Posts Tagged ‘inmates’

It seems to me that I am always criticizing our prison system. But yesterday I had a very positive experience in a local pre-trial center.

I had the privilege of taking a famous writer to this facility. As you probably know, pretrial facilities separate people, so that those who were in a crime together cannot work on their stories. As a result there are many separate sections in pretrial, and they can’t be mixed.

The famous writer did not object to speaking to only two of the six or so units. She was her usual engaging, personal self. Nothing was a problem for her, having her picture taken with the men, moving through all the heavy metal doors, and repeating her talk three times, twice to the men and once to the staff.

Everyone was in a good mood. Was it her charm? Was it the fact of having a NYTimes best seller visit them? Was it that I only saw a small segment of the staff and of the inmates?

Whatever, the morning was filled with laughter and good cheer. There are staff who are human beings and inmates who know how to get along with staff.

It was a lesson for a critical person like me.

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Prison officials are experts at euphemism. Just a reminder as to what euphemism is:

The substitution of an inoffensive term for one considered offensively explicit, as in

Pre-owned for used or second-hand

Enhanced interrogation for torture

Wind for belch or fart

Convenience fee for surcharge

“Neutralize” for “kill”

 

Correctional Centers for prisons. Very few get ‘corrected.’

Convicted offenders are called ‘inmates,’ labeling them as institutionalized and powerless, instead of calling them ‘prisoners.’

‘Feeding Time” is for prisoners. ‘Meal Time’ is for staff.

Guards are just that, they keep prisoners from escaping.

They are not ‘correctional officers,’ living unit officers, classification officers etc.

For more on this, see the latest edition of Out of Bounds, from the prisoners at William Head Prison, page 23

I, for one, fail many times to avoid the euphemisms associated with prison. It’s something to work on.

Call him Irving, an amazing inmate and an amazing person. I first met him in my creative writing class. He was one of those rare students that I could give a few writing principles to and he would run with them. Soon he was turning in amazing stories, one about a man from a Louisiana bayou, environment and correct Cajun accent as well.

He loved his First Nations’ heritage and wrote a story which brought his tribe to life for me.

He and I talked about the prison’s lack of release planning, and he began to develop some ideas.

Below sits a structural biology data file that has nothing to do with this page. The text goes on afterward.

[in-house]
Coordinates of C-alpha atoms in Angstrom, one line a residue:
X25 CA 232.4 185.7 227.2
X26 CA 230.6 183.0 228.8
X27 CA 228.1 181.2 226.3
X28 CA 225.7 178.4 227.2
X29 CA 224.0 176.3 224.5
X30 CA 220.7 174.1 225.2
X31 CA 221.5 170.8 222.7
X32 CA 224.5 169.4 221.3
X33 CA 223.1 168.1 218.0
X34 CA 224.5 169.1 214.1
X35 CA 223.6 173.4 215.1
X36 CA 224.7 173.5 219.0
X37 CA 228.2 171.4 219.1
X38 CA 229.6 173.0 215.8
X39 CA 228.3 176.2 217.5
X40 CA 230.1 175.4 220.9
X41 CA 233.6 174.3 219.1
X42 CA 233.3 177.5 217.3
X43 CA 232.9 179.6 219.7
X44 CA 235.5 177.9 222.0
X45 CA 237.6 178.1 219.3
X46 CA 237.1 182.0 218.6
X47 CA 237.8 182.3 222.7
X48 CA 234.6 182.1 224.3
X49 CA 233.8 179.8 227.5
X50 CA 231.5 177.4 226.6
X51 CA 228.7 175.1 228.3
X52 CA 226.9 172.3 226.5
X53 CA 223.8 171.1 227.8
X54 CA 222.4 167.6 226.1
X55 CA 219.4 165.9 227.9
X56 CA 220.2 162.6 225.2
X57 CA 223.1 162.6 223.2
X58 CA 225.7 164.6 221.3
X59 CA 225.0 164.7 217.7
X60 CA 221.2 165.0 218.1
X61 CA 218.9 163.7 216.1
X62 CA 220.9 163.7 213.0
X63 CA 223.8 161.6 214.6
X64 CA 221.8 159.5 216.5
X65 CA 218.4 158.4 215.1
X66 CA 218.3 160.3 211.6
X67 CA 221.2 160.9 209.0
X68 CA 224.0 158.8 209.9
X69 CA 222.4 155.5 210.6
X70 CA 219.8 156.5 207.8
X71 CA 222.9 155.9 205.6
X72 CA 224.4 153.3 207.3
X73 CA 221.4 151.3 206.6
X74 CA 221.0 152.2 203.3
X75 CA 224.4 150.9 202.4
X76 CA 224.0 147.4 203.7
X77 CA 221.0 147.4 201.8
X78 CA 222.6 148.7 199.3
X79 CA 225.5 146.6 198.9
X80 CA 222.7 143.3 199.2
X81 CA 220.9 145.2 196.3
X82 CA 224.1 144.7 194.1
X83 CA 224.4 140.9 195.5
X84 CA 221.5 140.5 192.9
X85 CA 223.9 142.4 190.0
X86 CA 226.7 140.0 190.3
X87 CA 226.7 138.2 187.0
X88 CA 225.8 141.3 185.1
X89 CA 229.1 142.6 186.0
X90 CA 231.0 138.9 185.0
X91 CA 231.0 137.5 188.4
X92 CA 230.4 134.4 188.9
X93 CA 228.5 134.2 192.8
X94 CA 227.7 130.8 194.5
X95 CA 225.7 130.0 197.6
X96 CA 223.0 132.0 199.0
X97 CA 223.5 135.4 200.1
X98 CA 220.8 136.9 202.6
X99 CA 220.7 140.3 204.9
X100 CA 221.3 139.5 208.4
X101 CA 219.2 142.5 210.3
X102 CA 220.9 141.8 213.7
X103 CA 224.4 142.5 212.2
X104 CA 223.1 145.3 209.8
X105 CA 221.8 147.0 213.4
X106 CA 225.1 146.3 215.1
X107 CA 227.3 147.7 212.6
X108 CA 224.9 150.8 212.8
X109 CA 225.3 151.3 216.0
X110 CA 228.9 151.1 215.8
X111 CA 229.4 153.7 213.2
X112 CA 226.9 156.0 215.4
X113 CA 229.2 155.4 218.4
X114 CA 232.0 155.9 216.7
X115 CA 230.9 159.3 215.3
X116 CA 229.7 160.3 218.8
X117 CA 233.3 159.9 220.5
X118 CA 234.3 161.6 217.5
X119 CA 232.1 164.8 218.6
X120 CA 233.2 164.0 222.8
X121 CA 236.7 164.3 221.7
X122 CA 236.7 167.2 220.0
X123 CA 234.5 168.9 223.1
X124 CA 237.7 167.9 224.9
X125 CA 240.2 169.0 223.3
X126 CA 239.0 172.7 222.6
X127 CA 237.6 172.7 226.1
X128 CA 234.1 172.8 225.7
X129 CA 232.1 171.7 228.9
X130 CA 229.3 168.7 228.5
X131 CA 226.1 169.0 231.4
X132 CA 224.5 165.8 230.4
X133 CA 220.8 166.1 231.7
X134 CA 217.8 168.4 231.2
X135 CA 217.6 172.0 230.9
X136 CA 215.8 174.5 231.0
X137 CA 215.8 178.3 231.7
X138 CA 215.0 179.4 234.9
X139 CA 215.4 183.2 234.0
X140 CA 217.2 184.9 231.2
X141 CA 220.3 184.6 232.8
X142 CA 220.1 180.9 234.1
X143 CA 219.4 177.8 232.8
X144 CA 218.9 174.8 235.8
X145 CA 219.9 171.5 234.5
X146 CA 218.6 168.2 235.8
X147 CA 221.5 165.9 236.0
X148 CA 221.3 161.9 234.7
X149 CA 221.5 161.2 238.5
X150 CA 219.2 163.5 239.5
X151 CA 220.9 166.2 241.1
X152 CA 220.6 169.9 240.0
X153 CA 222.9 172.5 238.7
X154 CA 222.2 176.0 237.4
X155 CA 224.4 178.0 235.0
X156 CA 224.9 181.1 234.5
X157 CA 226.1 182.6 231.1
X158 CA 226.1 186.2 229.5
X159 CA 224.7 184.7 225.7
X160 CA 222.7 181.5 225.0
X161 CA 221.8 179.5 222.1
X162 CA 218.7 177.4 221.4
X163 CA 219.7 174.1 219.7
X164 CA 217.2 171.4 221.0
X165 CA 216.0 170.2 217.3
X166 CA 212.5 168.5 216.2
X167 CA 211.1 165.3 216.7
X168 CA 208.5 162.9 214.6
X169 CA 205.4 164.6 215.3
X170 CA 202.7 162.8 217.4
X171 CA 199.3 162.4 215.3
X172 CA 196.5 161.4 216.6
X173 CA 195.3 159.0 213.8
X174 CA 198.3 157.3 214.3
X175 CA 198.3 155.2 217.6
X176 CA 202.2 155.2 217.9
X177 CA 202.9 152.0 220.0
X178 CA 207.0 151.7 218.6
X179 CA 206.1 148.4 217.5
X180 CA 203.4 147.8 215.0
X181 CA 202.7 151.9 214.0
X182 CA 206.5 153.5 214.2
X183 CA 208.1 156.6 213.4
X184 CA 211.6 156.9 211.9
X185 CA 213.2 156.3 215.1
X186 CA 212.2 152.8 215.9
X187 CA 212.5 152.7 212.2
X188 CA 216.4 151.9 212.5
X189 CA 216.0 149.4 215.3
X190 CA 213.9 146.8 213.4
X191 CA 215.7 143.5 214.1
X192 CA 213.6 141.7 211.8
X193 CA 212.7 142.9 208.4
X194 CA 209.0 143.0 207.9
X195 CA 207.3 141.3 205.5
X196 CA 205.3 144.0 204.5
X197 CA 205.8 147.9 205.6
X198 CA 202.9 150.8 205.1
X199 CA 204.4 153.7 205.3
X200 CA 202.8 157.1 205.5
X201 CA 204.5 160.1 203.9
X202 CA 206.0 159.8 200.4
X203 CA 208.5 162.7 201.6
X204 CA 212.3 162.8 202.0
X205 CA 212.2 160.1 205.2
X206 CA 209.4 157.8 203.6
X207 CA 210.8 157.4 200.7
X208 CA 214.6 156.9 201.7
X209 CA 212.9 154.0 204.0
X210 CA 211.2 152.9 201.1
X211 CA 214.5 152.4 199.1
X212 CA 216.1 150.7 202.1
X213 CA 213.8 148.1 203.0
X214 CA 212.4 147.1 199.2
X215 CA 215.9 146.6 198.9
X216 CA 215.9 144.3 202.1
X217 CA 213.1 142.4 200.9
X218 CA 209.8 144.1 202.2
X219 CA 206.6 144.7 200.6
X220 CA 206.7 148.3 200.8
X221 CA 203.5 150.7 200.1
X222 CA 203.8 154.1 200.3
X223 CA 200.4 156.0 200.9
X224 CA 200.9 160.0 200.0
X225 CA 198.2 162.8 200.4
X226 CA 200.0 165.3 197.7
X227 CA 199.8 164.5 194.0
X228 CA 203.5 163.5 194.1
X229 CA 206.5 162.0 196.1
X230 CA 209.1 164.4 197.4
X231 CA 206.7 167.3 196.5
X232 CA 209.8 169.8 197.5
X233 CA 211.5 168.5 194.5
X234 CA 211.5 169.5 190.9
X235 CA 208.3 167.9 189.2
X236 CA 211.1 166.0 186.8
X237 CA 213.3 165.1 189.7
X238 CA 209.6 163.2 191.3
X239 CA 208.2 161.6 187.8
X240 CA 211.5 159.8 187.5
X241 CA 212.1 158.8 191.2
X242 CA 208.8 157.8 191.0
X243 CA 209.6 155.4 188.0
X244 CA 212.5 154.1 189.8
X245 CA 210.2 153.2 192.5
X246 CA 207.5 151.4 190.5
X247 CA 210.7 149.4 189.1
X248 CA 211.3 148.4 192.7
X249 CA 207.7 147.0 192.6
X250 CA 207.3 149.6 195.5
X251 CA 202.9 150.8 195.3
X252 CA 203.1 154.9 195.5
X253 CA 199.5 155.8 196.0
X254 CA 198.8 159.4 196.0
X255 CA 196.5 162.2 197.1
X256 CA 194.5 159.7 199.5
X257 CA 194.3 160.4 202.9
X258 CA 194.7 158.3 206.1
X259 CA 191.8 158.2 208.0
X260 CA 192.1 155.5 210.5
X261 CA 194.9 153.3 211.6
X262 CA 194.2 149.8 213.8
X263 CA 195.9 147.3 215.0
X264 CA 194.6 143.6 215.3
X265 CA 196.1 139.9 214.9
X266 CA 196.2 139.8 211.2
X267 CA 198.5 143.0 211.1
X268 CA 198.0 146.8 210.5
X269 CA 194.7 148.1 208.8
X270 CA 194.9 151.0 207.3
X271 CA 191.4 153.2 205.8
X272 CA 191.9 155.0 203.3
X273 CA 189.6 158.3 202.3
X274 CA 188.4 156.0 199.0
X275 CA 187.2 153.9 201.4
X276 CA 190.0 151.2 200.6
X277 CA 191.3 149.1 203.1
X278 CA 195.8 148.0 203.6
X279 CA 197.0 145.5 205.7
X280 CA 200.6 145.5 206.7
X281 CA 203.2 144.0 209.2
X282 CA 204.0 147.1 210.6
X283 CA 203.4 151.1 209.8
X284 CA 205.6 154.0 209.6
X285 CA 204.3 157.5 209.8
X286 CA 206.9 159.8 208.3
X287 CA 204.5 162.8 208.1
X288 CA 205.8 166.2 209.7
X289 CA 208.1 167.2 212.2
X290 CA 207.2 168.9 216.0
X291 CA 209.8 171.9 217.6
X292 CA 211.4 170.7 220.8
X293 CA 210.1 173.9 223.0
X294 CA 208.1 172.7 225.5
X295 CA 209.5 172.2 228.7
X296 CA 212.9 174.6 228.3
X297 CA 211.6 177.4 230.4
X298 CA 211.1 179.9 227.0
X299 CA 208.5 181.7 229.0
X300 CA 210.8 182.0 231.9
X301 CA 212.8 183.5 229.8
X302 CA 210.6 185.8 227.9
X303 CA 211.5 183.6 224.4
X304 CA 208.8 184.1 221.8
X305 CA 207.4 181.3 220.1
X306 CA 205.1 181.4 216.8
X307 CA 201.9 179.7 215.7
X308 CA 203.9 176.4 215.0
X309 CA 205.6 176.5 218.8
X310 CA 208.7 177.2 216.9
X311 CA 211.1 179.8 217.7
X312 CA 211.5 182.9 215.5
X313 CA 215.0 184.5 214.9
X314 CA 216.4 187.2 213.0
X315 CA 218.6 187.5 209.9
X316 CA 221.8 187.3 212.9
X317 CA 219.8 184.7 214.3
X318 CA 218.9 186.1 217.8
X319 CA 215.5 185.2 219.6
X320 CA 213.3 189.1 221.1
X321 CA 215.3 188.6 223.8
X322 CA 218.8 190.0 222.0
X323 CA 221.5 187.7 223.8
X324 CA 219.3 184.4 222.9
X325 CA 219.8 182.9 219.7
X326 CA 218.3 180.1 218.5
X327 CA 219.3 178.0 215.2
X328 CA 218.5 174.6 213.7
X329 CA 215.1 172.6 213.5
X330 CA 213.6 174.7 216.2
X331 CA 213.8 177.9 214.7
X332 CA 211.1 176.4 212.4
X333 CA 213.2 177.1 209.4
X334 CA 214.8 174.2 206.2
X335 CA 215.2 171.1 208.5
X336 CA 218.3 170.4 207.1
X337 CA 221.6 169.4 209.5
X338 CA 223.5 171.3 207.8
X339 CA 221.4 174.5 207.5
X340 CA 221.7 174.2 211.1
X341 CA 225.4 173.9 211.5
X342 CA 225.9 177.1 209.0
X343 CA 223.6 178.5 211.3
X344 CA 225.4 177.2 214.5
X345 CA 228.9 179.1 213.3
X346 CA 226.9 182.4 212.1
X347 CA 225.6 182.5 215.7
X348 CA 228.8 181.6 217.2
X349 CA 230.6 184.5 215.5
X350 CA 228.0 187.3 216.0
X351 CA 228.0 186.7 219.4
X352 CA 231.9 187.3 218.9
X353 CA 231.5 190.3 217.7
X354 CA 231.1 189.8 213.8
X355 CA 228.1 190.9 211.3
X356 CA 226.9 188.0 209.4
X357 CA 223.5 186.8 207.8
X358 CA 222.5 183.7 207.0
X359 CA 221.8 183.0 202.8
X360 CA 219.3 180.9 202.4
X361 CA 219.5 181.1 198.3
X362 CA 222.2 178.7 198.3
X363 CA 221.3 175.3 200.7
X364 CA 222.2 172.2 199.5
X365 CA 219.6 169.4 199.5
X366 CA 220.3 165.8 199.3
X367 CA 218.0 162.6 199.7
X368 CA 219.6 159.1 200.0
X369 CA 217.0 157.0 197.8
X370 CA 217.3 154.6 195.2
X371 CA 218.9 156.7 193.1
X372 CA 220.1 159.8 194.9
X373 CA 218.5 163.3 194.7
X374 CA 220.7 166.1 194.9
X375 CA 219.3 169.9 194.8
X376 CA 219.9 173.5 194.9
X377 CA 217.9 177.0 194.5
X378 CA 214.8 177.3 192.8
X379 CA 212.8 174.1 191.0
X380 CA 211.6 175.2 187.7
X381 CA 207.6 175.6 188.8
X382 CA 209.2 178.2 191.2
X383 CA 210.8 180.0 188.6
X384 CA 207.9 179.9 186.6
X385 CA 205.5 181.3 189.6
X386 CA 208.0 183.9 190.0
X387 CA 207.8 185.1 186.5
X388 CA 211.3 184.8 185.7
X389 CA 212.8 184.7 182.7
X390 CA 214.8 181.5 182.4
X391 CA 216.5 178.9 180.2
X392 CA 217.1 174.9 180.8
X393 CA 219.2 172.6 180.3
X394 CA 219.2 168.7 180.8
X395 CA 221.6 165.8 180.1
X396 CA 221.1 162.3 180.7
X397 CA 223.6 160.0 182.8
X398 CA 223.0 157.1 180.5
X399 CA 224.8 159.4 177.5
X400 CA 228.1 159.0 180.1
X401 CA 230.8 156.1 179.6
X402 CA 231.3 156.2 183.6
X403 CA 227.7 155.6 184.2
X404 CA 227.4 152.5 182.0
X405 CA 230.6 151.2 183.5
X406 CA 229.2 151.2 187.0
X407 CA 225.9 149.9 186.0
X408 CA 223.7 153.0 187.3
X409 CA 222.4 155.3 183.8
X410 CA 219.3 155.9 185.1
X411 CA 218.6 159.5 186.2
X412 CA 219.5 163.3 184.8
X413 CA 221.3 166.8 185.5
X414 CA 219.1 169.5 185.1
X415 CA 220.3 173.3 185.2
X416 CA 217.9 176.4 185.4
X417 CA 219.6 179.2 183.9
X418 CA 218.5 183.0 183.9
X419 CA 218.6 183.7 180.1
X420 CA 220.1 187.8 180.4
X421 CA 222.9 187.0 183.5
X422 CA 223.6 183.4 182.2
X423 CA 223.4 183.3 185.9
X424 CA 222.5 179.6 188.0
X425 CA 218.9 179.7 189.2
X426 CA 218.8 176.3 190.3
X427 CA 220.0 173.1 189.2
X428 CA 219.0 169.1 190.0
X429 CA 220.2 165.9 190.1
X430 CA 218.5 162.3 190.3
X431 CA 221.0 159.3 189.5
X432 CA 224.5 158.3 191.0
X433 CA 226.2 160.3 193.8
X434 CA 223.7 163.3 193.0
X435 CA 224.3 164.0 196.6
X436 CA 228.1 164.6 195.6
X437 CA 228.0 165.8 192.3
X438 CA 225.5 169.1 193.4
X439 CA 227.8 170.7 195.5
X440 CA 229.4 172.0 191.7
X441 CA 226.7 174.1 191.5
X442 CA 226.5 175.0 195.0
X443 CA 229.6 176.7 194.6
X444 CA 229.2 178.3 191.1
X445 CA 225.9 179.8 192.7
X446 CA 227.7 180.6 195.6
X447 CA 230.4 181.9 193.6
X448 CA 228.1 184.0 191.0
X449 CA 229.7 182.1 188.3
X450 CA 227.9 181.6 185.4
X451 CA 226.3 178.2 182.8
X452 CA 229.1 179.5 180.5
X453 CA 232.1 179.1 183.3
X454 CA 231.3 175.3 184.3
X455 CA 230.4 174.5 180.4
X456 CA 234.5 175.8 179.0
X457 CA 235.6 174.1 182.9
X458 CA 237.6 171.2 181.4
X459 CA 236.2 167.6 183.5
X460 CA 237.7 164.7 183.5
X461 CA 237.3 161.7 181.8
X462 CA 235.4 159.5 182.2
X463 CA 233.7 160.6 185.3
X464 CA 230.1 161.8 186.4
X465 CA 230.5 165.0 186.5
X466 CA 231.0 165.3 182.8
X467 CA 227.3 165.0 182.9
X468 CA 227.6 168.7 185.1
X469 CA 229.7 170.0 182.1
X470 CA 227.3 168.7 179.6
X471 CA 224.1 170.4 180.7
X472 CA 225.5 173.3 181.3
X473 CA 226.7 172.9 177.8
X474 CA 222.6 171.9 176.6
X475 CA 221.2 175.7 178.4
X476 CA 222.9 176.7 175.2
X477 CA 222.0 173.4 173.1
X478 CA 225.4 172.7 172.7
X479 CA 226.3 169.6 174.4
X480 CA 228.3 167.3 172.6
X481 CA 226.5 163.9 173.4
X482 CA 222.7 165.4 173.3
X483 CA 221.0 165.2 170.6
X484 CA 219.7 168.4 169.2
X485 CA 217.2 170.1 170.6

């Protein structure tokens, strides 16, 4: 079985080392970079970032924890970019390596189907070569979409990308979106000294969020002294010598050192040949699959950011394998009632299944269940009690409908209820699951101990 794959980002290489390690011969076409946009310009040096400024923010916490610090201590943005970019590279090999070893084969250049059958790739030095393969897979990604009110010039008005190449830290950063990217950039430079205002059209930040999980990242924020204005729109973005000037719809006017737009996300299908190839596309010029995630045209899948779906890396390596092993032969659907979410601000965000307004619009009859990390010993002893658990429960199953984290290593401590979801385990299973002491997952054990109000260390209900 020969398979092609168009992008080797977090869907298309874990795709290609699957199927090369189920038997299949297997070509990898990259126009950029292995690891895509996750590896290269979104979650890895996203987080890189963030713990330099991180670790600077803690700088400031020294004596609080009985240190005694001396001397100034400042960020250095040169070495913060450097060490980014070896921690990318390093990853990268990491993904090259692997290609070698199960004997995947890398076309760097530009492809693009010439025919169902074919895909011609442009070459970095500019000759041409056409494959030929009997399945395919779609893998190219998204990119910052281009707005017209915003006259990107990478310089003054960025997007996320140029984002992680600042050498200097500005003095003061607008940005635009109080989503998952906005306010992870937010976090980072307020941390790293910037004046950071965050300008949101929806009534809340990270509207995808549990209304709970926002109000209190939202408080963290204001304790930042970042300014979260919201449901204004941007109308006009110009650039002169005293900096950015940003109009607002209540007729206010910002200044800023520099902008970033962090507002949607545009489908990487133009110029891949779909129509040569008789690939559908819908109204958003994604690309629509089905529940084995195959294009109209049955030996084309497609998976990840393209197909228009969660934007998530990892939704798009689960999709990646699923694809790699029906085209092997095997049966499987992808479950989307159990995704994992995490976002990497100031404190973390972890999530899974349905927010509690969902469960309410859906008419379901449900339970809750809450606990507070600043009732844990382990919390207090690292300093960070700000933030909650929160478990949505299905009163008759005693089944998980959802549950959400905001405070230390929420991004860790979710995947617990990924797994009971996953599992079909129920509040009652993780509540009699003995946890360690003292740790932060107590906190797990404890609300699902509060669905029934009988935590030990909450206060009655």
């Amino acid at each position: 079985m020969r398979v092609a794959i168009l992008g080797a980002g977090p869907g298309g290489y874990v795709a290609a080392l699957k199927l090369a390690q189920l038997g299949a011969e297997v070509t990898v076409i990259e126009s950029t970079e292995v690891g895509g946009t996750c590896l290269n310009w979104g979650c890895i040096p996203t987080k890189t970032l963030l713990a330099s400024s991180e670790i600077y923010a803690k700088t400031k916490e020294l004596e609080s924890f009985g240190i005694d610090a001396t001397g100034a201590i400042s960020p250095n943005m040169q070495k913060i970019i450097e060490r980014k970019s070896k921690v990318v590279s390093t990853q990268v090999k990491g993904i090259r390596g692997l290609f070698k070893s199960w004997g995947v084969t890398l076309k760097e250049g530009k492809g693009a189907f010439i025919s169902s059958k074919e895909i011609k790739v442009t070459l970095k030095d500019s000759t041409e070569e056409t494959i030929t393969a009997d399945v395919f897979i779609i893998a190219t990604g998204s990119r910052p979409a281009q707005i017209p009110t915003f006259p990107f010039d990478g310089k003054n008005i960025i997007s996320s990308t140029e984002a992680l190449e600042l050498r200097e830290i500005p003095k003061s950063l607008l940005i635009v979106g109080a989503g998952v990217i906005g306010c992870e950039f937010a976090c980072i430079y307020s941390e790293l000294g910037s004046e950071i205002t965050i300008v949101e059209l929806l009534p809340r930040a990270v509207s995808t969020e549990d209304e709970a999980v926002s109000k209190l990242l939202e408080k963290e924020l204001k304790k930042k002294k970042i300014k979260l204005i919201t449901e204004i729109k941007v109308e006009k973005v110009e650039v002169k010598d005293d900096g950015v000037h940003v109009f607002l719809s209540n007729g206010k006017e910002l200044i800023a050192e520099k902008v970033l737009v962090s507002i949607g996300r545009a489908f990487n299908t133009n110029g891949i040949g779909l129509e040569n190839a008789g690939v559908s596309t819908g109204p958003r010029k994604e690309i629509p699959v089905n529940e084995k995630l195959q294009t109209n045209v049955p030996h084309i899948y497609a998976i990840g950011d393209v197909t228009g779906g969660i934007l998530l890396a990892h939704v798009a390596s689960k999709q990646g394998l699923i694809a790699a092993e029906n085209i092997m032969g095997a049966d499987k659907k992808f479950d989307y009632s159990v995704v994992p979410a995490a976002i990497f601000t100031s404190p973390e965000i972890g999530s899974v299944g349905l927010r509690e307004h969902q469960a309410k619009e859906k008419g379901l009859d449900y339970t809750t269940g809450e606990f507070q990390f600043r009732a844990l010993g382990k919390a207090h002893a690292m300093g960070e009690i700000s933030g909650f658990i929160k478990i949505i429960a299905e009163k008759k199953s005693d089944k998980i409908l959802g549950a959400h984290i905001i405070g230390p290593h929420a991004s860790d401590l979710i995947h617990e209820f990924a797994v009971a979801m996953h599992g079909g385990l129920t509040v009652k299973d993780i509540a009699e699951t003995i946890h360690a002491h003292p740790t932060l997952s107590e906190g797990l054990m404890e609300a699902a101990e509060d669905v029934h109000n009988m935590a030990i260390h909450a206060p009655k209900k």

Soon he was moved to the Okanagan area where his original offense had occurred. While he was there, he developed a full release planning program and talked the admin into letting him run it. Guys about to be released signed up for his program and he put them thru it. Who will pick you up from Pretrial? Where will you go on your first day out? And so forth.

His prison record was perfect and I was surprised he was still in prison himself. Finally, he came in front of a judge, who took a look at his prison record and his letters of support (one of them was mine). The judge did not add any time, he just told him to finish his current sentence.

An amazing thing happened next. A police car picked him up, and he thought he was on his way back to prison, but instead the police took him to a half-way house in the Okanagan area. He was filled with joy and excitement – he could visit with his mother and his sister. Within a week he had two jobs and was following the rules of the half-way house to the letter.

A month went by. The warden of a large prison noticed the fact that this model prisoner was in a halfway house instead of a federal prison. Without delay he sent a squad car to the Okanagan to pick him up. Never mind that the warden already had 300 prisoners who needed lots of help they weren’t getting. Never mind that his record at the halfway house was perfect. Back to prison.

I met him the next morning. He was sad that he had to give up his two jobs, sad that he couldn’t see his sister or mother, and sad that he had to endure more prison. I told him to contact a new woman on the prison staff. I went to her myself and asked her to help Irving. She said she would. (but she didn’t)

He came back to my writing class. “You know, Ed, what we need is for the staff to see what happens in this class. We should invite them to come.”

“It’s okay by me, but you’ll never get them to come.”

I was wrong. He did get them to come.

A year later he was paroled. Here was a man who long ago got the message that crime didn’t pay. The prison system brought him back when he was doing fine and then dragged their heels to release him. Again, prison jobs were more important to staff than helping inmates.

Dennis Haines has written articles for us in the past.

I’m back with my continuing adventures in the real world. The irony is that I have noticed that “real world squares” are not that much different from cons in the joint in some ways. In the month and a half that I have been out I have been observing people and how much the same we are. And to think that I used to feel like I didn’t fit in with normal people and now I find out that we aren’t that different after all.